- Publication 1075: The Tax Information Security Guidelines For Federal, State and Local Agencies provides guidance to ensure proper policies, practices, controls, and safeguards are employed by recipient agencies, agents, or contractors to adequately protect the confidentiality of Federal Tax Information (FTI) from unauthorized use, access, and disclosure. Any FTI containing personally identifiable information (PII) furnished or stored in electronic format must be sanitized or destroyed in accordance with disposal procedure requirements (Section 22.214.171.124, Media Sanitization (MP-6), and Section 9.4.7, Media Sanitization).
- Sioux Falls City Ordinance 57.050: Effective May 4, 2004, the City of Sioux Falls ordinance 57.050 bans electronics from the Sioux Falls Regional Sanitary Landfill. Any person bringing material for deposit at the landfill, upon entry onto the landfill premises, authorizes the city to inspect the material before deposit. If excluded materials are discovered during the inspection, the city may refuse the entire load and charge the person attempting to deposit the materials the cost of the inspection.
- CERCLA: The Comprehensive Environmental Response, Compensation, and Liability Act (CERCLA) is a federal law governing the appropriate cleanup and handling of hazardous waste sites. Enacted to help clean up releases of hazardous substances into the environment, CERCLA authorizes the federal government to demand and collect cleanup costs from all companies that are deemed to have contributed to the hazardous situation. If an initial polluter is unable to pay the clean-up costs of their pollution (for instance a recycler), the government can seek clean-up costs from firms deemed to have contributed to that pollution, meaning any business disposing of retired IT assets. It’s important to use due diligence when selecting an electronics recycling provider to ensure they are properly managing all equipment, not just the valuable items.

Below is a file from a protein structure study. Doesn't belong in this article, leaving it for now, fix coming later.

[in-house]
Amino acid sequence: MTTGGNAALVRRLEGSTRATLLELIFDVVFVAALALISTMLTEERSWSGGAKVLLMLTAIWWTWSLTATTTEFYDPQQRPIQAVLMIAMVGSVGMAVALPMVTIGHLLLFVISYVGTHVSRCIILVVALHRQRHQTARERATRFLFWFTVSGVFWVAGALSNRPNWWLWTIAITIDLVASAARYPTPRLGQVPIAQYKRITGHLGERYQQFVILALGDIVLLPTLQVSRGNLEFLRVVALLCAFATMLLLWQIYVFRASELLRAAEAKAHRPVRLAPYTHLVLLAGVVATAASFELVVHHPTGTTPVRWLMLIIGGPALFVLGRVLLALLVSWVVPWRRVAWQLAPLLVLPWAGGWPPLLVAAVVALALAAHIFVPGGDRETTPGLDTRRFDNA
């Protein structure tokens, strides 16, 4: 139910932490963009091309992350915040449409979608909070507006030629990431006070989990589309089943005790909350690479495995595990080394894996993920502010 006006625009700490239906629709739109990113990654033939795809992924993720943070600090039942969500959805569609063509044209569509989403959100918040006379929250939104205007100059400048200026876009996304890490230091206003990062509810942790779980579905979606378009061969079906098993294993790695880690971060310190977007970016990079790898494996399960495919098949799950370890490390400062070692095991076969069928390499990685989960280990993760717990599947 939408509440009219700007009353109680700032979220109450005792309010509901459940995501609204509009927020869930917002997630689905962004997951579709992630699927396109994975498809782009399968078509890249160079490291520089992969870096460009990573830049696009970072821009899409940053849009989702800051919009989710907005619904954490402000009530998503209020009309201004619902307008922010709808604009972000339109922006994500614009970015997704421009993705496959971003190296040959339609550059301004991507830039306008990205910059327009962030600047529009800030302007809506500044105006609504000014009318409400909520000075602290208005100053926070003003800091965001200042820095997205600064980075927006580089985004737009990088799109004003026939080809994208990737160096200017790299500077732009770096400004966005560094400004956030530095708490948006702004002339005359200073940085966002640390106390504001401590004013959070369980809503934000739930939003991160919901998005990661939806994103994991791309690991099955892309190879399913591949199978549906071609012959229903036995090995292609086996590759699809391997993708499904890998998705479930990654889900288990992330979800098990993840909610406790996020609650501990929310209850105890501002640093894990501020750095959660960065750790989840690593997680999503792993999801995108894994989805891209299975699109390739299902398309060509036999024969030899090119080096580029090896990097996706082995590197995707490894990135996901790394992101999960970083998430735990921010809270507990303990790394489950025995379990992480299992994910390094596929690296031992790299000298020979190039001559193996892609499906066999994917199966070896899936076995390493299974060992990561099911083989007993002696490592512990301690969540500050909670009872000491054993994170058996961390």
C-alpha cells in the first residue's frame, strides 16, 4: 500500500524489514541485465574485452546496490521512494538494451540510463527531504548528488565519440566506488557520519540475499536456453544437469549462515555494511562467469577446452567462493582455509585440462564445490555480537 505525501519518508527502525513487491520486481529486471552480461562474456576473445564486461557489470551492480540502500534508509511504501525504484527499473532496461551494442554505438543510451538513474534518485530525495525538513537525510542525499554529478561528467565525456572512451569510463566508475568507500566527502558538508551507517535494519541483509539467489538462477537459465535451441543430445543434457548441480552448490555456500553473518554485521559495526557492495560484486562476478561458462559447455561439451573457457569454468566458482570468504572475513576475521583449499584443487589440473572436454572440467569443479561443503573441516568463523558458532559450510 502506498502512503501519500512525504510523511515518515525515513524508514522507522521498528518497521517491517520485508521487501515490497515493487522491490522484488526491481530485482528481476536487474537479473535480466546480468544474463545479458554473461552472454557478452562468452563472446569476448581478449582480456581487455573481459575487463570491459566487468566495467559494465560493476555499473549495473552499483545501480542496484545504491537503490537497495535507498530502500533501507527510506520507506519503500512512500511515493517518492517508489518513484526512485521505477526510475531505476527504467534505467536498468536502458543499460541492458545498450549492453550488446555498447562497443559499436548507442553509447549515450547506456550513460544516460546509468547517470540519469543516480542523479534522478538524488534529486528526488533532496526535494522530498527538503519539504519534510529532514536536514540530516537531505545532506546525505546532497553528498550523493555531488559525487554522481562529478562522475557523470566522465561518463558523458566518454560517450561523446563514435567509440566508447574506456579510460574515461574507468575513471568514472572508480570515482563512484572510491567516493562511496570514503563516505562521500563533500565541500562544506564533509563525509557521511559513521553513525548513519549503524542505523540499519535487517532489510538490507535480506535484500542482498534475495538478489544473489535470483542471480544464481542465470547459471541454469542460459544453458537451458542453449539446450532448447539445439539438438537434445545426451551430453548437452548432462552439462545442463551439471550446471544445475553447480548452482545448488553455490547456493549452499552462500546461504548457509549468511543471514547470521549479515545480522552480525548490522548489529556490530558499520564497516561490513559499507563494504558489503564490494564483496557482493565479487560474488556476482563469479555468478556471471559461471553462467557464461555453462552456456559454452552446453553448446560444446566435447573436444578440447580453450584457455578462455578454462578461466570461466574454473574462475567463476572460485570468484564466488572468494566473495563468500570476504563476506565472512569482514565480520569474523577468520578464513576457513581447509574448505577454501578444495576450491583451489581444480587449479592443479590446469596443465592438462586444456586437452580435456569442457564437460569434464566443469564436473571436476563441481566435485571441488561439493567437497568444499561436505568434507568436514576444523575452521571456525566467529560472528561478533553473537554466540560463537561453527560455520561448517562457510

- RCRA: The Resource Conservation and Recovery Act (RCRA) calls for “cradle to grave” management of hazardous waste. RCRA makes generators of hazardous waste liable for the proper management or disposal of the hazardous material. This includes the generation, transportation, treatment, storage, and disposal of hazardous waste. Focused on waste minimization and phasing out land disposal of hazardous waste, RCRA calls for increased enforcement authority for the EPA and more stringent hazardous waste management standards. Many electronics are considered hazardous waste due to the high content of hazardous materials, including lead and mercury.
- LEED Certification: The Leadership in Energy & Environmental Design (LEED) standard was developed by the US Green Building Council for green energy buildings and efficient infrastructure. LEED certified buildings receive points to qualify for any of the four levels of certification based on categories including building planning, construction, maintenance and operation. Companies can earn LEED points by implementing a universal waste recycling program and taking appropriate measures for the safe collection, storage, and disposal of batteries, mercury-containing lamps, and electronic waste.